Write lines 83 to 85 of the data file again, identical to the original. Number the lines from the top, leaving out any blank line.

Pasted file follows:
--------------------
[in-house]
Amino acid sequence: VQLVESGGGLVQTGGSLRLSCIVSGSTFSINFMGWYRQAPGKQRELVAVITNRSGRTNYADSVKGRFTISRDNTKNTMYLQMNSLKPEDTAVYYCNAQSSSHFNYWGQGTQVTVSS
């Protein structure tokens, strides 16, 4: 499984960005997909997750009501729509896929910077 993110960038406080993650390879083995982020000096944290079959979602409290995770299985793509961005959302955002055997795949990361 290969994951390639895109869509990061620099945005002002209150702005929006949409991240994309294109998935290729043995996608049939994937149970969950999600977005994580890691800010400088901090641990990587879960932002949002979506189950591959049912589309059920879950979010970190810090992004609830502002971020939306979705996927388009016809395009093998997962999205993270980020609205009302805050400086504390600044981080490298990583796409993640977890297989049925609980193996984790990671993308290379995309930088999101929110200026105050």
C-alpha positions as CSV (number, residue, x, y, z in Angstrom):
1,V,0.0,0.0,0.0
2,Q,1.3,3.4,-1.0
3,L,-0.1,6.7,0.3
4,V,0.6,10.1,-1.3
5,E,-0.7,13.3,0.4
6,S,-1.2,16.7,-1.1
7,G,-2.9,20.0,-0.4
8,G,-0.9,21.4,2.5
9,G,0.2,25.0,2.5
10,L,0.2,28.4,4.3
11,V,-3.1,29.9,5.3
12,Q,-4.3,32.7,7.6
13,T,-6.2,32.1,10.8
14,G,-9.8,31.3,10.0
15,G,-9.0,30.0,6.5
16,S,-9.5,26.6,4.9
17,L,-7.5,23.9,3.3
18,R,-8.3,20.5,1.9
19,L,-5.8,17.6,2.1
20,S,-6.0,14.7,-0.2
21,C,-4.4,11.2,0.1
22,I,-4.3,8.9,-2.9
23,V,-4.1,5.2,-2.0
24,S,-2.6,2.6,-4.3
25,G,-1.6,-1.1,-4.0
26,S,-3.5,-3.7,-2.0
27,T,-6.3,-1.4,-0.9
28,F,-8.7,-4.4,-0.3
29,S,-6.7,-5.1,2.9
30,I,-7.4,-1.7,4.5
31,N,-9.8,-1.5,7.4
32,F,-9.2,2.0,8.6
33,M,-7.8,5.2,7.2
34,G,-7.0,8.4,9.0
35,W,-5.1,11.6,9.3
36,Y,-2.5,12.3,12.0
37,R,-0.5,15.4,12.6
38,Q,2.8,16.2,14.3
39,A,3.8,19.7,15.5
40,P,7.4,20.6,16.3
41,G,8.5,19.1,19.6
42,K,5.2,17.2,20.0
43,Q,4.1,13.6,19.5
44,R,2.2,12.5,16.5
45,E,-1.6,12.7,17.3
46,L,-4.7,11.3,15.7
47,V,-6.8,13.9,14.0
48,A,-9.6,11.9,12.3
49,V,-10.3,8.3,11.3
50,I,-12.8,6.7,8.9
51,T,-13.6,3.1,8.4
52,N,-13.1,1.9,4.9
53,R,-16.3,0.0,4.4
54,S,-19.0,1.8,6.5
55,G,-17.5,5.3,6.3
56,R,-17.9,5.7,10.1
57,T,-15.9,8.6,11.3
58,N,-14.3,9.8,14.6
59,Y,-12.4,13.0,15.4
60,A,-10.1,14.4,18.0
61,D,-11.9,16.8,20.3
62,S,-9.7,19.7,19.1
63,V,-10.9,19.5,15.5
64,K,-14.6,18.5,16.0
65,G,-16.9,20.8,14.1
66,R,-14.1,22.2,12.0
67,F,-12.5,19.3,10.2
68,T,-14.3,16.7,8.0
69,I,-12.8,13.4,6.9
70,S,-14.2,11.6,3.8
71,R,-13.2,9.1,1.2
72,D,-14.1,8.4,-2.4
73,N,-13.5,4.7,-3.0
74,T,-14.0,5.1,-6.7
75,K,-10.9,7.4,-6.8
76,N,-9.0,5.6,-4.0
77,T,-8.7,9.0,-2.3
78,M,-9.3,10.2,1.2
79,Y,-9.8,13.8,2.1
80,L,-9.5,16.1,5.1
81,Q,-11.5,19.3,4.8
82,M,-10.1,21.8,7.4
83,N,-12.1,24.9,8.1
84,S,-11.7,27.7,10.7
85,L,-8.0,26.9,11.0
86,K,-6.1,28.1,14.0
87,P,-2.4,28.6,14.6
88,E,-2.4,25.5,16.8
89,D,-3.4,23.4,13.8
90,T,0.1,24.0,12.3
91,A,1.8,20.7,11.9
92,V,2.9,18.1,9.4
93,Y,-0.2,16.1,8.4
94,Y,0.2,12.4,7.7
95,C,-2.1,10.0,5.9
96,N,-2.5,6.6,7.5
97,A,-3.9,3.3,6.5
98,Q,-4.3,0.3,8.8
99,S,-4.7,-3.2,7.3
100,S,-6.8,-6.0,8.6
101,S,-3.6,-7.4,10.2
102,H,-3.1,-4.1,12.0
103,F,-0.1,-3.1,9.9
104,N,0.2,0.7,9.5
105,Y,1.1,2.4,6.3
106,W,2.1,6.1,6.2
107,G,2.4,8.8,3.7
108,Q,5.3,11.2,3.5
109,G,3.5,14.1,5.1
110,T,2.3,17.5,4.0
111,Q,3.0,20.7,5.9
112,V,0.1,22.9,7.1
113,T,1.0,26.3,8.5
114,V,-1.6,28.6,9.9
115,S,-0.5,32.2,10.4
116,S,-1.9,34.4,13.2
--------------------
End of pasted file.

79,Y,-9.8,13.8,2.1
80,L,-9.5,16.1,5.1
81,Q,-11.5,19.3,4.8